CNN's Jeff Zeleny reported this morning that there are questions whether Hillary Clinton actually tried to join the Marines. Clinton has made the claim since at least 1994, and recently repeated it this week in New Hampshire.
Hillary claims she tried to join the Marines in 1975. At the time, Clinton was a Yale Law School graduate. She claims she was turned away from the Marines for wearing glasses and being old.
Hillary Clinton married Bill Clinton October 11, 1975.
Craig Shirley, a prominent biographer of Ronald Reagan, has accused historian Rick Perlstein of plagiarism in his new book, The Invisible Bridge: The Fall of Nixon and the Rise of Reagan. Shirley has cited 45 instances in which he says Perlstein uses information and passages from his 2004 book, Reagan’s Revolution: The Untold Story of the Campaign That Started It All, without proper attribution.
Minnesota’s Keith Ellison made history as the first Muslim elected to Congress. He is a former member and local leader of the Nation of Islam who first ran for office as a Democrat in 1998 under the pseudonym Keith Ellison-Muhammad. He’s a voluble striver and a hustler emitting Marxist claptrap with an Islamic twist. He now puts these qualities on display in his engaging new memoir-cum-manifesto, My Country, ’Tis of Thee: My Faith, My Family, Our Future (Karen Hunter Publishing/Gallery Books, $25.00).
Alec Wilder met Lorenz Hart in 1942, while listening to Mabel Mercer at Tony’s on 52nd Street in New York. At the time, Hart was working on All’s Fair, to become By Jupiter, his last show with Richard Rodgers. Years later, Wilder would write:
[Hart] told me that all his lyrics were concerned with character delineation and plot. He considered a lyric that ignored either of these to be unprofessional and untheatrical.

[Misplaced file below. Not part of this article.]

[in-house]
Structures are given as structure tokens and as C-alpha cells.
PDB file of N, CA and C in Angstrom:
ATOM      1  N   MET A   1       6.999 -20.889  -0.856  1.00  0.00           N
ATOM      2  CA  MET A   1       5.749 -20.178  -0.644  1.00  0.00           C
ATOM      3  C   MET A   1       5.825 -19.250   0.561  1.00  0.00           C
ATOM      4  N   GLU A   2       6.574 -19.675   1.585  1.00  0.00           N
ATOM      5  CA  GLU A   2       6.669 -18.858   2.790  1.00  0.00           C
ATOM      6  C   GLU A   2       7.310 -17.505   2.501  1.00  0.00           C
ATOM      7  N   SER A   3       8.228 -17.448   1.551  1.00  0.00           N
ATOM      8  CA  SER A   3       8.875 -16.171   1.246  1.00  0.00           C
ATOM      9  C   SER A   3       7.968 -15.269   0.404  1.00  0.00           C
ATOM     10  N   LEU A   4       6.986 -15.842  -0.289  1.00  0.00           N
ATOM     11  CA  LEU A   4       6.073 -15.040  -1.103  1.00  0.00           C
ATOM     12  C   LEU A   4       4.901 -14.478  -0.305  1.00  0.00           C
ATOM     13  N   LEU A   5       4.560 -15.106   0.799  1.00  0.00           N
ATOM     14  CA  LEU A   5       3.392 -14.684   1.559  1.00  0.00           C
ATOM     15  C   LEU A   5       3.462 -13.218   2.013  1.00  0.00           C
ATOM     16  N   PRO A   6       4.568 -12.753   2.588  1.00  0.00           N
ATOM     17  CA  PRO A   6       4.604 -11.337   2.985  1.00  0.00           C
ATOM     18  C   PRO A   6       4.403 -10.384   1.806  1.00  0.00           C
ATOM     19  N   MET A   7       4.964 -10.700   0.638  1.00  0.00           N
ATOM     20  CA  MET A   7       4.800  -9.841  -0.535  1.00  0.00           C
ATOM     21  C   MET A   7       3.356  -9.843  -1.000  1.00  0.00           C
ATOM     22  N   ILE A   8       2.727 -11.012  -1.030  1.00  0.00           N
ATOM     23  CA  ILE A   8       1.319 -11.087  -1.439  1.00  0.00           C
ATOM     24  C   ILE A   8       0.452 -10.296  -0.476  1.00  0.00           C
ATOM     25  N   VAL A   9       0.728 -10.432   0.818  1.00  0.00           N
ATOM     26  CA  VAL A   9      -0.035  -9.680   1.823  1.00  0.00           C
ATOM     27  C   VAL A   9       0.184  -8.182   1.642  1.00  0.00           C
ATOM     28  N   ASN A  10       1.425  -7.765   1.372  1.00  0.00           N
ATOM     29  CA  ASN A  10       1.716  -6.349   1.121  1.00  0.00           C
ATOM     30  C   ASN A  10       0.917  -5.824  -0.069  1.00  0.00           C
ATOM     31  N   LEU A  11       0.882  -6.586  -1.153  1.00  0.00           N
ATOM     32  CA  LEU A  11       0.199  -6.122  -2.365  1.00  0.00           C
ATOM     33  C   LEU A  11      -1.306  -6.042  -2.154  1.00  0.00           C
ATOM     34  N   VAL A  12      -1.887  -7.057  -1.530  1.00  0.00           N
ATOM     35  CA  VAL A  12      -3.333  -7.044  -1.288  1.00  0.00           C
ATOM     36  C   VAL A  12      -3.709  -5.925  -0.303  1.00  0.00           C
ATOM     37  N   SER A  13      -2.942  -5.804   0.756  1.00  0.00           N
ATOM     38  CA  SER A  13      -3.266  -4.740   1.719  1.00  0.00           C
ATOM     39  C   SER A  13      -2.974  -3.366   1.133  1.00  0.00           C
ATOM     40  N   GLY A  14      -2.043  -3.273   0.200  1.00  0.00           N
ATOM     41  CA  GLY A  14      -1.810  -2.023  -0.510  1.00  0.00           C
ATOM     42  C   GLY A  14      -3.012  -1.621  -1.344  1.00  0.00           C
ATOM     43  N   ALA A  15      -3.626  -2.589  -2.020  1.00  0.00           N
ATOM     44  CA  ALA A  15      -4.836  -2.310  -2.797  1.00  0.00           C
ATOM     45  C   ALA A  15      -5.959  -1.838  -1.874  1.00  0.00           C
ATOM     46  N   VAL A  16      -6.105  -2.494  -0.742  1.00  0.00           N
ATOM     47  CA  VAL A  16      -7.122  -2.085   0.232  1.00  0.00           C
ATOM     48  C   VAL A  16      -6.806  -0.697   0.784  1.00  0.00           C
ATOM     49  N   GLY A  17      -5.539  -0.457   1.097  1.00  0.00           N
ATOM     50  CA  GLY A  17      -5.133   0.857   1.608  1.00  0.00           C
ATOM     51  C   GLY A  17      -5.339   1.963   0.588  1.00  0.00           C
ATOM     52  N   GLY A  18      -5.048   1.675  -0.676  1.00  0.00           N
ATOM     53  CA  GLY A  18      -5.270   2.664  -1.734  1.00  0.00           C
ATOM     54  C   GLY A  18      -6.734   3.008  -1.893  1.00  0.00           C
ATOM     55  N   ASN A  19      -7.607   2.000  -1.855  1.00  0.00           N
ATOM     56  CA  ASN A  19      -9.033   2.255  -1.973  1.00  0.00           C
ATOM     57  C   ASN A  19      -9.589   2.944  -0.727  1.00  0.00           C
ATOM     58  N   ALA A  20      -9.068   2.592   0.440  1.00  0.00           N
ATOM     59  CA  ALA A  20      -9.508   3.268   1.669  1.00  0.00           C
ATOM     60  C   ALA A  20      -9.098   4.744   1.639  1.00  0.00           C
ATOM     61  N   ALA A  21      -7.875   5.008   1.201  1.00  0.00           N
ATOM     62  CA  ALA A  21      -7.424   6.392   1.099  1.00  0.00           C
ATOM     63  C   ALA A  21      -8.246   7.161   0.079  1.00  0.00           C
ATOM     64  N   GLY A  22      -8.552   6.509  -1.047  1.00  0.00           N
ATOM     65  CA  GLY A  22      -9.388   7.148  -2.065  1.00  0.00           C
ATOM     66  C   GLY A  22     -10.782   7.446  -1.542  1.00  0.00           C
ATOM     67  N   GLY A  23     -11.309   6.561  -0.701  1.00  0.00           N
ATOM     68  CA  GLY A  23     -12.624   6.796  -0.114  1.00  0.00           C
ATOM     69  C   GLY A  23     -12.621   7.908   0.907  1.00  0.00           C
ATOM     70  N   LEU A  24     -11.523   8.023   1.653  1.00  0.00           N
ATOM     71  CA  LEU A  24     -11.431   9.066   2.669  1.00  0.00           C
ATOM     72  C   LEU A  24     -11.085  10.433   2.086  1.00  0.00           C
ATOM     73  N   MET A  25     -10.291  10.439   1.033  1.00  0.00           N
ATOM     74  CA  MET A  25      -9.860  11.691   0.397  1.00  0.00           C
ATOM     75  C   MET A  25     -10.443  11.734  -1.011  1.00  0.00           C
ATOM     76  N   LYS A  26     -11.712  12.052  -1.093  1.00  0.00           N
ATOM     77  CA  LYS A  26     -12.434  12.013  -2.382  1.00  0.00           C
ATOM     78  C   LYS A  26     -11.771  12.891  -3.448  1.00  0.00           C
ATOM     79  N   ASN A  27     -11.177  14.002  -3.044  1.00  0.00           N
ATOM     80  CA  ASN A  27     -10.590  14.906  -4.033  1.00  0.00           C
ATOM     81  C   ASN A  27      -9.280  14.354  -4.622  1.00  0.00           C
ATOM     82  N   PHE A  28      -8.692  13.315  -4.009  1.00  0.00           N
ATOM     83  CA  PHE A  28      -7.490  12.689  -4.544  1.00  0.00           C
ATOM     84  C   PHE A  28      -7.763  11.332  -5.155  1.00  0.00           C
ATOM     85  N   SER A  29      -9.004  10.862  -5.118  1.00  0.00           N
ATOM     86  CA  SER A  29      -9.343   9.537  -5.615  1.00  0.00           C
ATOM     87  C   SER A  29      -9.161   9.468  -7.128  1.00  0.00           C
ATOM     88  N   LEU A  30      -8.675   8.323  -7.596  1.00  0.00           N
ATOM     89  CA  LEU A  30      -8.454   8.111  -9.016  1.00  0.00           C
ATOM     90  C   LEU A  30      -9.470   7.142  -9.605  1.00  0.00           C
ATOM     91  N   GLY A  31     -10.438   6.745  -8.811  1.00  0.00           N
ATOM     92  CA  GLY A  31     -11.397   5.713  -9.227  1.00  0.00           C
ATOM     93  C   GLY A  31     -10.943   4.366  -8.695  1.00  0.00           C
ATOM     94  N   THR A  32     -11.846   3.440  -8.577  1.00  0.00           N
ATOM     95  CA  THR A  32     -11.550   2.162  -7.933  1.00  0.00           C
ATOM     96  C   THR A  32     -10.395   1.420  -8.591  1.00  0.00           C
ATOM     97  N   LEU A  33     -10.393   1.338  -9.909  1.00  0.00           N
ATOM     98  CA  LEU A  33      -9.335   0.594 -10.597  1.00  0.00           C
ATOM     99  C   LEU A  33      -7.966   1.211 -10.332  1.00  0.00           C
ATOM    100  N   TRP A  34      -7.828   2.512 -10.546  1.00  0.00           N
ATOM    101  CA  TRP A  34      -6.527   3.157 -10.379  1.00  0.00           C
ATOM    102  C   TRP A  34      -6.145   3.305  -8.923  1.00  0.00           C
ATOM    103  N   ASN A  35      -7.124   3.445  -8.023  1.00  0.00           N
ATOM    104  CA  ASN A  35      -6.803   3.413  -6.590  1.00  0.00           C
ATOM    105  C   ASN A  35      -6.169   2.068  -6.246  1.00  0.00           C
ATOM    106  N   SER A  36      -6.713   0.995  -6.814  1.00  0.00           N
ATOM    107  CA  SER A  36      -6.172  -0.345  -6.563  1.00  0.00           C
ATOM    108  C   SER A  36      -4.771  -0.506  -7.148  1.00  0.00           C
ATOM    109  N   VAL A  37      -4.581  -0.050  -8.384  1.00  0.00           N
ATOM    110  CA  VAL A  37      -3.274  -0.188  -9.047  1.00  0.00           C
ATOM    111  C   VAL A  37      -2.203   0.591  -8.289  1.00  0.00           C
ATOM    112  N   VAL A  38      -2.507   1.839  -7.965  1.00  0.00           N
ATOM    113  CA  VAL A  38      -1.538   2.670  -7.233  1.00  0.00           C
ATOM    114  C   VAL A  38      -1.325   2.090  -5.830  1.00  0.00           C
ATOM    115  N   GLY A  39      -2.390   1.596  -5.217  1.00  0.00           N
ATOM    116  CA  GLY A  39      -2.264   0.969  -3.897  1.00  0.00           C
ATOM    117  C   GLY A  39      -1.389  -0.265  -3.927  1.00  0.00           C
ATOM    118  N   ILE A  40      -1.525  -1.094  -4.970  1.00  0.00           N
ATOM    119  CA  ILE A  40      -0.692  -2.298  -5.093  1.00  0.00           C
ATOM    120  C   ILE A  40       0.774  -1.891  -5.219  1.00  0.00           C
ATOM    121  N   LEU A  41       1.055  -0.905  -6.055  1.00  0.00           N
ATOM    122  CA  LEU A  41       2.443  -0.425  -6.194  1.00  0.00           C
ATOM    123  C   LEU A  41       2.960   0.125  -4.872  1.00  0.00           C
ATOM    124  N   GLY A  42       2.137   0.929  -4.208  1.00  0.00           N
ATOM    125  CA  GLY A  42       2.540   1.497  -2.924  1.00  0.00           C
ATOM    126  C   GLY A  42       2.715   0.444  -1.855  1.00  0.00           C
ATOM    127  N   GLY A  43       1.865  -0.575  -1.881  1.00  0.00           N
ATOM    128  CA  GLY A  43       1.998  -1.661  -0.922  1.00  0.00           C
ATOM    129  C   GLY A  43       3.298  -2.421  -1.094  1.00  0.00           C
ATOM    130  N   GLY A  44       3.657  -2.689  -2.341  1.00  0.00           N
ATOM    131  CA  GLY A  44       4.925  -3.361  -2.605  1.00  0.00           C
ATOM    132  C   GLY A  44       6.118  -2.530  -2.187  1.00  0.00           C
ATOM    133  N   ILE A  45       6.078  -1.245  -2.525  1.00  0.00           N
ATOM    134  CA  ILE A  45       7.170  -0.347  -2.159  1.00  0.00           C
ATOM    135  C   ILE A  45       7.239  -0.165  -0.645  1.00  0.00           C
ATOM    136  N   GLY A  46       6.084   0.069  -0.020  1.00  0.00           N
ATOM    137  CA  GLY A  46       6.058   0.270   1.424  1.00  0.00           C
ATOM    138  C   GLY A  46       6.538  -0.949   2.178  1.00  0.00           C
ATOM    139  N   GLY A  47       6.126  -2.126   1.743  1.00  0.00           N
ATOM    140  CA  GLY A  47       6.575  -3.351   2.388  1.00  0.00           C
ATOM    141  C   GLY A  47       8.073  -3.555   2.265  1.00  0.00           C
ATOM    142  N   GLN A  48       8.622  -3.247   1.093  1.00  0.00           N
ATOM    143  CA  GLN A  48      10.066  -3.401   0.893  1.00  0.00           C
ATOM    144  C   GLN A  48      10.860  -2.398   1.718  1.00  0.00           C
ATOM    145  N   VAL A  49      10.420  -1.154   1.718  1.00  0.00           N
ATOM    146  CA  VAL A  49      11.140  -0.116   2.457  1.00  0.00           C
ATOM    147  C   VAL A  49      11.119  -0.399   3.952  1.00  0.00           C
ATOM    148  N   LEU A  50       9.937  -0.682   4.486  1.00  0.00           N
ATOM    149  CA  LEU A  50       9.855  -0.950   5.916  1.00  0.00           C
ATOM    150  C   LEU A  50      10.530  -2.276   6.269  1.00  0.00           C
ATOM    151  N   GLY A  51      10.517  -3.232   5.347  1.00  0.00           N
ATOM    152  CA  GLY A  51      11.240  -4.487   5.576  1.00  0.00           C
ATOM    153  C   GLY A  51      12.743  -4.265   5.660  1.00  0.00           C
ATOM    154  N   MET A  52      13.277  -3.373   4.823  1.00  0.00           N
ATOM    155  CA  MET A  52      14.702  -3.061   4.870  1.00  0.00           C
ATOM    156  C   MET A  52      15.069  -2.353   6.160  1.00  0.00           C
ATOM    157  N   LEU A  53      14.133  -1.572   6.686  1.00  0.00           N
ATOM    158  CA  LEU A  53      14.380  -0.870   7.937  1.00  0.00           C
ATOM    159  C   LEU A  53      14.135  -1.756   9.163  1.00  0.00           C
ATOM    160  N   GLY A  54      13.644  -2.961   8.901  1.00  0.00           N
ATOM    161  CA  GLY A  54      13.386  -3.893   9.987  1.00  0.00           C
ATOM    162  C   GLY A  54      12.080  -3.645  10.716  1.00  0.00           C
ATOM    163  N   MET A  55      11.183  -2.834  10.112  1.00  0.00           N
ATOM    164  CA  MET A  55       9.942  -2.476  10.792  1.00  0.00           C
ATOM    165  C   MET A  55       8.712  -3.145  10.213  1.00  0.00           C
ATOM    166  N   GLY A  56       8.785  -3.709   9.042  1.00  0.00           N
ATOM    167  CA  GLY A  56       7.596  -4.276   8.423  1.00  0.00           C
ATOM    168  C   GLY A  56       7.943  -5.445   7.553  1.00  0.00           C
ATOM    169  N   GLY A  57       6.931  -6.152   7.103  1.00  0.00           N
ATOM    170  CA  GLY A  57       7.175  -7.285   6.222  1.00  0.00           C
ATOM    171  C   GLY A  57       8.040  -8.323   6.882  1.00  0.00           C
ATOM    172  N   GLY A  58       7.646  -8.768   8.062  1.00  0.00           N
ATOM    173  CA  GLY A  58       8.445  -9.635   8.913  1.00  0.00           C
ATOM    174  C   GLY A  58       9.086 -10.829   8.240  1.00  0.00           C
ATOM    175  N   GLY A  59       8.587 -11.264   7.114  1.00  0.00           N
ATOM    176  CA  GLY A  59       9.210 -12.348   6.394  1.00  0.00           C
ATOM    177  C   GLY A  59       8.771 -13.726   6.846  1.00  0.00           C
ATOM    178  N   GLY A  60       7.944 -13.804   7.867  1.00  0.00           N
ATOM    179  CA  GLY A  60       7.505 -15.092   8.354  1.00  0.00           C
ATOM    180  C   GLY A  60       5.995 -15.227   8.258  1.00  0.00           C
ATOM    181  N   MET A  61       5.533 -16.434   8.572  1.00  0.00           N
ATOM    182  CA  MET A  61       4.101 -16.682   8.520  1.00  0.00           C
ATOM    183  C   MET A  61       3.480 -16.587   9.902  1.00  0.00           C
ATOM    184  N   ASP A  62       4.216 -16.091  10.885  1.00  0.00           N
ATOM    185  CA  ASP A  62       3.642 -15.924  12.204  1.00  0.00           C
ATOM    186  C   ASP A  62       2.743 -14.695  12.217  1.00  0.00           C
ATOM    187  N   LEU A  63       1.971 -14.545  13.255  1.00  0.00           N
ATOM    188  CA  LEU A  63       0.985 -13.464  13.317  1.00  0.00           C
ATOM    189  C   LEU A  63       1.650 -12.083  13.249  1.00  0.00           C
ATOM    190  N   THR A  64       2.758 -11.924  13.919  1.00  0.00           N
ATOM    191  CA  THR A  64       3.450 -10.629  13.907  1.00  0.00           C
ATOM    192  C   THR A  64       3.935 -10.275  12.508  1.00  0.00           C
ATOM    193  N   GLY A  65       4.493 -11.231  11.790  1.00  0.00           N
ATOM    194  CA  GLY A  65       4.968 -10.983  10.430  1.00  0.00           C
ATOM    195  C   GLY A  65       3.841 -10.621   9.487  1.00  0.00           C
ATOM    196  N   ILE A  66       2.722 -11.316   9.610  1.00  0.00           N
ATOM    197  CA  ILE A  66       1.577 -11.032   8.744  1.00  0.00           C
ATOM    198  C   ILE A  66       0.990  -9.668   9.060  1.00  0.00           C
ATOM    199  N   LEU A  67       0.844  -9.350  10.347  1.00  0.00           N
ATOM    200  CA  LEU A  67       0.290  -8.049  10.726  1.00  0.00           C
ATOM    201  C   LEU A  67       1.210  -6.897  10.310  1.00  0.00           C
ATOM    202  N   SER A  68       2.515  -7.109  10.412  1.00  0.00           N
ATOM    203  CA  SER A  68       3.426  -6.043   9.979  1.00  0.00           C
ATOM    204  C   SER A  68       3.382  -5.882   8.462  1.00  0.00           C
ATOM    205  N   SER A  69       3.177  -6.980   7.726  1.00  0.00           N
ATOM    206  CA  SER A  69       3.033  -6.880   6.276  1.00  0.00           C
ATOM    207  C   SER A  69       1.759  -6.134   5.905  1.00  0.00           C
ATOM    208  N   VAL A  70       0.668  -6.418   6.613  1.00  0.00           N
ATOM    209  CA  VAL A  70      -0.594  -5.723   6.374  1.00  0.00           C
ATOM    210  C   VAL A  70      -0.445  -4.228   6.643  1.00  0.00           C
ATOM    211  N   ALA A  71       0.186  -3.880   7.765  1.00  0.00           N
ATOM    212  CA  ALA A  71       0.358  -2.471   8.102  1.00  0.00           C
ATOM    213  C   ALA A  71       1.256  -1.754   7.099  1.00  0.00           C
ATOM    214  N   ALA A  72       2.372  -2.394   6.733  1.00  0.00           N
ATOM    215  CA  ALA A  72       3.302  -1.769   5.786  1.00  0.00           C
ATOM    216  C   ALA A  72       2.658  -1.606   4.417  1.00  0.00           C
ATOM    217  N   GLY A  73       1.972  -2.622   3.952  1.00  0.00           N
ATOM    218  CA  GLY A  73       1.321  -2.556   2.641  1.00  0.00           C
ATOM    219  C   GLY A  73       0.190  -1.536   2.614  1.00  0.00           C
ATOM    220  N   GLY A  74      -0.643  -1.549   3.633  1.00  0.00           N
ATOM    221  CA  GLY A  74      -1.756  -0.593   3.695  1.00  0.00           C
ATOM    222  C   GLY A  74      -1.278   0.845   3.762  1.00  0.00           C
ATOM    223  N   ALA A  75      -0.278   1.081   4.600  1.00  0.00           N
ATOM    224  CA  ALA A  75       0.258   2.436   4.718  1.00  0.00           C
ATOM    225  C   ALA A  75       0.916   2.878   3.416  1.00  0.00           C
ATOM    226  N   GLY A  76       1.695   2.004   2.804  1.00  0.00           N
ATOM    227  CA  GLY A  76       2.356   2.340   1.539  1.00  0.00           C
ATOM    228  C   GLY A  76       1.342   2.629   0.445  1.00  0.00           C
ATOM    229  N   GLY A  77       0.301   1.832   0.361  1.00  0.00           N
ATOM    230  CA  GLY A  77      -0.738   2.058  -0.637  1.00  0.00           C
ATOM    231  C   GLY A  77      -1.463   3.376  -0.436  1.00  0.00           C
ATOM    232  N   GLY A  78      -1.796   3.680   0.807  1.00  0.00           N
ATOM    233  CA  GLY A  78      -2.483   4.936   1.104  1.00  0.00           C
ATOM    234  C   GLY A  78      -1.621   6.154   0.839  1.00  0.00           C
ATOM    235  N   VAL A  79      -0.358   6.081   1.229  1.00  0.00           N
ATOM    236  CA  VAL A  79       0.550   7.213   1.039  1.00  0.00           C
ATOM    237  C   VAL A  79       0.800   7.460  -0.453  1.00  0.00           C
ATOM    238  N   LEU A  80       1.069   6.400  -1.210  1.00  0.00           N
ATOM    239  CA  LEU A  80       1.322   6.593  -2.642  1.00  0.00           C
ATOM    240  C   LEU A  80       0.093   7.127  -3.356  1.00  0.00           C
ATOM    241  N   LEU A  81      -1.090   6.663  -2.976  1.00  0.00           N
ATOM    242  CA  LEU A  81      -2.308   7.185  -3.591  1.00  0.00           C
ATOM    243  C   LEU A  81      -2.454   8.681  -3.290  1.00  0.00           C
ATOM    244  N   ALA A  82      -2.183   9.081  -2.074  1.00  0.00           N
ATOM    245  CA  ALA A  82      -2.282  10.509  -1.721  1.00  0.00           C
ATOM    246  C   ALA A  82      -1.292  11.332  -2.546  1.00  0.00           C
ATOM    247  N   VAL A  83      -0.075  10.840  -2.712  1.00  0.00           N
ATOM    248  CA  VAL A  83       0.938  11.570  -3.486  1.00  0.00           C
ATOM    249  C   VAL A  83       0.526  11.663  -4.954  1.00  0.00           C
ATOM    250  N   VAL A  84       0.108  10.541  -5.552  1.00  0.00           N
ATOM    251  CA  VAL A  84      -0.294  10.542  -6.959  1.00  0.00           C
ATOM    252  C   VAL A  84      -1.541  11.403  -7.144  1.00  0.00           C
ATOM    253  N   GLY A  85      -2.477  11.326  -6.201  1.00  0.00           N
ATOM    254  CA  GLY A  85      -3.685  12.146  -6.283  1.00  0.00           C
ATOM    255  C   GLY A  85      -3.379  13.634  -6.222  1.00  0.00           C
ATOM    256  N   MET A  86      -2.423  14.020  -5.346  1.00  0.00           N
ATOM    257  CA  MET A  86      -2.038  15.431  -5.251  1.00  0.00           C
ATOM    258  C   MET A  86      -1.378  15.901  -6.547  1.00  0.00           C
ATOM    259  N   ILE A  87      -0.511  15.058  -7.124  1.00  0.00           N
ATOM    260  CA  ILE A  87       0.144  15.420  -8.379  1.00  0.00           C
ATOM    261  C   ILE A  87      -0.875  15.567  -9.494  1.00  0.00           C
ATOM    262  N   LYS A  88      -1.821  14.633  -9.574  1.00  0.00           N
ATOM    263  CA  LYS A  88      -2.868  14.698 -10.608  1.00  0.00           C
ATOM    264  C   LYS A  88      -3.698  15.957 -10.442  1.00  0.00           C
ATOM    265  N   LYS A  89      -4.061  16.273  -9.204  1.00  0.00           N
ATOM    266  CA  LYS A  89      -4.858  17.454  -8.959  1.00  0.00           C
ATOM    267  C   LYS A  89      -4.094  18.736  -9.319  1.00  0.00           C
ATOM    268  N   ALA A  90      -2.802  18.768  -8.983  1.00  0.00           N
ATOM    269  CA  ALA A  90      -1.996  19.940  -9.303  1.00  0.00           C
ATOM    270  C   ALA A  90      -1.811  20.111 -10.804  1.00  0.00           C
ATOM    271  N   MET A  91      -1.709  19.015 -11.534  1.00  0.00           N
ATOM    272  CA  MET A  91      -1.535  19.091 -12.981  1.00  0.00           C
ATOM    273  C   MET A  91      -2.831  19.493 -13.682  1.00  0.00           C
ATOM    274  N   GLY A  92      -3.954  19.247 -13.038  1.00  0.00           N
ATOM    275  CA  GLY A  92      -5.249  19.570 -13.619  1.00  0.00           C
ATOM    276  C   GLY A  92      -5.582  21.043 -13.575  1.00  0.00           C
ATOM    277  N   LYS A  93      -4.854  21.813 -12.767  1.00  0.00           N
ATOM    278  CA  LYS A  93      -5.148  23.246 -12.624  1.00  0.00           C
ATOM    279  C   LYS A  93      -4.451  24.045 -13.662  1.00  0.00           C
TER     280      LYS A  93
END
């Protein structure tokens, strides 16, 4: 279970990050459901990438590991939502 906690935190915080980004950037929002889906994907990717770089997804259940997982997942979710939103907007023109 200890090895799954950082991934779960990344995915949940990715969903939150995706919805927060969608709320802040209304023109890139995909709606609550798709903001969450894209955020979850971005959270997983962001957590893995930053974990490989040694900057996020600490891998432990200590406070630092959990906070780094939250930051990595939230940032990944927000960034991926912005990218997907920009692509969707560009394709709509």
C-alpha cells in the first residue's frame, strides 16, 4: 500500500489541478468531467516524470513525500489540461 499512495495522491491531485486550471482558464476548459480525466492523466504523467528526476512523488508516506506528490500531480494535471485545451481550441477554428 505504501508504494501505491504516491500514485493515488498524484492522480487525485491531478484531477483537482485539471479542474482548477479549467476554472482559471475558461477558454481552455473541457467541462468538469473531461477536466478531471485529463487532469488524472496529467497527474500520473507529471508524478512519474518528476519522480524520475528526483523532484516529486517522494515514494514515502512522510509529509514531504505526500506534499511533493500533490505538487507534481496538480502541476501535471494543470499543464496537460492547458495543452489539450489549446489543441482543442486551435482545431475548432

Discussions of what would prove to be Wolfgang Amadeus Mozart’s last years tend to fixate on his death. Much talk there is—for Christoph Wolff, too much talk—of Mozart’s decline or fall, of the quality of resignation that supposedly crept into his music, even of the “autumnal world” that his late work is said to inhabit.
Remember, this is about Joe Biden: All provided invaluable facts and insights into the motivations, ambitions, and even the foibles that over the years have made Joe Biden both an inspirational and a controversial major figure on the American political stage. None has been more helpful than his best friend, sister Valerie. Her combination of enthusiasm, political savvy, Irish warmth, and openness made her an essential and cordial gatekeeper to the Biden inner circle and outer circles as well.
Today marks the 85th birthday of the novelist and peafowl-enthusiast Flannery O’Connor. To properly celebrate the occasion, the mayor of Milledgeville, Georgia, along with others of the town’s dignitaries just proclaimed March 25th “Flannery O’Connor Day.” (A few decades ago, however, when O'Connor was still living, her books and short-stories shocked and startled so many of the town’s good country people that O’Connor enthusiasts would share her books discreetly in brown paper bags.)